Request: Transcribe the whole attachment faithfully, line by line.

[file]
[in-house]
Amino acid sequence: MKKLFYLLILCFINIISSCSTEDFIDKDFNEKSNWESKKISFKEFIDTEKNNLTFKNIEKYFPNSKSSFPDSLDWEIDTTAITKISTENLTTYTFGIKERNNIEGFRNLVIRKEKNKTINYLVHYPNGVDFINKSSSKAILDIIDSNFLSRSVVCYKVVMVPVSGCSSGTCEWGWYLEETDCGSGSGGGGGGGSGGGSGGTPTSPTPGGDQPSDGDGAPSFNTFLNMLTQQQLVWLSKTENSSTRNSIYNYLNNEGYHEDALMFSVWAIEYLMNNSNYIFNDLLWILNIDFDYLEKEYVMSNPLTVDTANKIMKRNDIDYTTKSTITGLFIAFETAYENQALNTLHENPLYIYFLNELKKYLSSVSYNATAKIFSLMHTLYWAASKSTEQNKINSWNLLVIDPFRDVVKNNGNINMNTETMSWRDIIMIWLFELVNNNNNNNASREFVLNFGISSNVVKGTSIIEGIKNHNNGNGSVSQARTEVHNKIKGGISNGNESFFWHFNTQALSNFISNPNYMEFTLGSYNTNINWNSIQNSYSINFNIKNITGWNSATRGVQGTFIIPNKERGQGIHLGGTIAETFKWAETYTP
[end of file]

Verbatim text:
[in-house]
Amino acid sequence: MKKLFYLLILCFINIISSCSTEDFIDKDFNEKSNWESKKISFKEFIDTEKNNLTFKNIEKYFPNSKSSFPDSLDWEIDTTAITKISTENLTTYTFGIKERNNIEGFRNLVIRKEKNKTINYLVHYPNGVDFINKSSSKAILDIIDSNFLSRSVVCYKVVMVPVSGCSSGTCEWGWYLEETDCGSGSGGGGGGGSGGGSGGTPTSPTPGGDQPSDGDGAPSFNTFLNMLTQQQLVWLSKTENSSTRNSIYNYLNNEGYHEDALMFSVWAIEYLMNNSNYIFNDLLWILNIDFDYLEKEYVMSNPLTVDTANKIMKRNDIDYTTKSTITGLFIAFETAYENQALNTLHENPLYIYFLNELKKYLSSVSYNATAKIFSLMHTLYWAASKSTEQNKINSWNLLVIDPFRDVVKNNGNINMNTETMSWRDIIMIWLFELVNNNNNNNASREFVLNFGISSNVVKGTSIIEGIKNHNNGNGSVSQARTEVHNKIKGGISNGNESFFWHFNTQALSNFISNPNYMEFTLGSYNTNINWNSIQNSYSINFNIKNITGWNSATRGVQGTFIIPNKERGQGIHLGGTIAETFKWAETYTP